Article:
Pittsville Pottery: A priest’s passion
By Kris Leonhardt
As the glacial ice that once covered most of Wisconsin crept slowly from the north, it left the area around Pittsville flat in its movement. Within the ice was iron, which left the white clay near Pittsville red in color. The resulting red clay would remain mostly untouched until one priest saw the value in its consistency.
Father John Willitzer was born in Sudetenland, an area in Czechoslovakia inhabited by Germans. He came to the Pittsville area in 1907 to serve the Catholic community.
Willitzer became an instrumental figure in Pittsville. As the country entered and exited the Great Depression, few jobs could be found in Pittsville, and the priest struggled to create work for his parish members and keep residents in his pews.
While visiting a parish member one evening, Willitzer eyed the chimney constructed of red brick made from the marsh clay. Willitzer then took samples of the clay and sent them to Dr. Julius Bidtel in Germany for testing. When Willitzer received the results, he was pleased to learn that the clay was well-suited for developing pottery.
In 1930 Willitzer began work on a plant to put his parishioners to work. With $75,000 in capital and three acres of land, the Wisconsin Ceramic Corporation began in a one-story building measuring 84 feet by 122 feet. The side walls were constructed of tiles, all of which were fired in a single kiln.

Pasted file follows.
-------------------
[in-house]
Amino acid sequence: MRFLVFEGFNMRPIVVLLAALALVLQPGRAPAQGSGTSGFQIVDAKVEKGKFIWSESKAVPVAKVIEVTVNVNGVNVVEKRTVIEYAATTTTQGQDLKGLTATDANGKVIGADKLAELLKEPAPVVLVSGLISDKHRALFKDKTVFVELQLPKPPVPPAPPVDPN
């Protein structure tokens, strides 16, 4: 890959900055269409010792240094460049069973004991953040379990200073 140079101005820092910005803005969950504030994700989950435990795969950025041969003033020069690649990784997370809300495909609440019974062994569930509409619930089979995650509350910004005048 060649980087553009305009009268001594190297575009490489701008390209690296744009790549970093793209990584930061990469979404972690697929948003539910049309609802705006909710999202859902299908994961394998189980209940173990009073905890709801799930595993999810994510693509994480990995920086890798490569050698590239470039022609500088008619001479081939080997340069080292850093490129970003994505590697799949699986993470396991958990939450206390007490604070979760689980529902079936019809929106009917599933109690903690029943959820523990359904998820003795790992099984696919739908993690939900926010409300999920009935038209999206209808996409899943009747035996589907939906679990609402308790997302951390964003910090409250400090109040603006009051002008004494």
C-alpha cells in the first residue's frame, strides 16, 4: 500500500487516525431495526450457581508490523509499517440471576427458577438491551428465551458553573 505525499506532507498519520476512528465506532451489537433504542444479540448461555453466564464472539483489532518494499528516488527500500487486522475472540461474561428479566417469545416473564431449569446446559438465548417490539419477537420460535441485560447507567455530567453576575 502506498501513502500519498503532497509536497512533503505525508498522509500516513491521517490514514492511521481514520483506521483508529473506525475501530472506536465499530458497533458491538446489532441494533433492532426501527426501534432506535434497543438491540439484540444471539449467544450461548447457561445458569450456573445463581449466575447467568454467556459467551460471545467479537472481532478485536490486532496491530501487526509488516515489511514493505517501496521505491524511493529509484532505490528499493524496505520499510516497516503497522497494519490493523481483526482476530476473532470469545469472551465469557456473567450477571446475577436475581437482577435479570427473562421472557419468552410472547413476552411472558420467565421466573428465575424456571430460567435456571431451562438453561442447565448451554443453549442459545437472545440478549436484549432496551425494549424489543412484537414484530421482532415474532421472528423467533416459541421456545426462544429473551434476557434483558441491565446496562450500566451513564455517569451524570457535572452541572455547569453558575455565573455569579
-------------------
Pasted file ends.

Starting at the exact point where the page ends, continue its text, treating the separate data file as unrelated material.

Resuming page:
After completion, the factory became one of two industries located in Pittsville at that time. There was also a canning factory in the municipality. The new factory not only provided for the Pittsville community but attracted new settlers to the area as well.
A hole, which measured approximately 20 feet across and 15 feet deep, was dug in the marsh about 1-2 miles outside of Pittsville to harvest the red clay. In the early days of the pottery plant development, it was common to see Willitzer in the marsh procuring sections of clay.
In 1931 the Wisconsin Ceramic Corporation was incorporated, and the factory would become known as Wisconsin Pottery and more often Pittsville Pottery.
Next week: An uphill and downhill battle.